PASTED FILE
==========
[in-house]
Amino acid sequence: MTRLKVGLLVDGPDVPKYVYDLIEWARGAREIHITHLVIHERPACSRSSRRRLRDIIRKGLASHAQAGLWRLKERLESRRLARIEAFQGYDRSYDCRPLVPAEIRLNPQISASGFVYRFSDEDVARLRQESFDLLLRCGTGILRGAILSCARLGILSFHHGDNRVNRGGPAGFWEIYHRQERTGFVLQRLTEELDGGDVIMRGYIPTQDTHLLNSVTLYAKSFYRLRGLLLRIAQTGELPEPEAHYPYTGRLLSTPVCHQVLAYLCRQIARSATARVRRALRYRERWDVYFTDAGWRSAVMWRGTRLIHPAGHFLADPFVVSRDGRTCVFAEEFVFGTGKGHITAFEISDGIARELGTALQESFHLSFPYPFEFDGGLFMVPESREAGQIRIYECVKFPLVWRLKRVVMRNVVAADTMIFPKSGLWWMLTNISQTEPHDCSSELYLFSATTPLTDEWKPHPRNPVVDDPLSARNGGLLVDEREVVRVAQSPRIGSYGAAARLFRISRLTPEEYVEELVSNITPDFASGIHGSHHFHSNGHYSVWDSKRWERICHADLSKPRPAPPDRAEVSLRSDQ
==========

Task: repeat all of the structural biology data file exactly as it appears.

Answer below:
[in-house]
Amino acid sequence: MTRLKVGLLVDGPDVPKYVYDLIEWARGAREIHITHLVIHERPACSRSSRRRLRDIIRKGLASHAQAGLWRLKERLESRRLARIEAFQGYDRSYDCRPLVPAEIRLNPQISASGFVYRFSDEDVARLRQESFDLLLRCGTGILRGAILSCARLGILSFHHGDNRVNRGGPAGFWEIYHRQERTGFVLQRLTEELDGGDVIMRGYIPTQDTHLLNSVTLYAKSFYRLRGLLLRIAQTGELPEPEAHYPYTGRLLSTPVCHQVLAYLCRQIARSATARVRRALRYRERWDVYFTDAGWRSAVMWRGTRLIHPAGHFLADPFVVSRDGRTCVFAEEFVFGTGKGHITAFEISDGIARELGTALQESFHLSFPYPFEFDGGLFMVPESREAGQIRIYECVKFPLVWRLKRVVMRNVVAADTMIFPKSGLWWMLTNISQTEPHDCSSELYLFSATTPLTDEWKPHPRNPVVDDPLSARNGGLLVDEREVVRVAQSPRIGSYGAAARLFRISRLTPEEYVEELVSNITPDFASGIHGSHHFHSNGHYSVWDSKRWERICHADLSKPRPAPPDRAEVSLRSDQ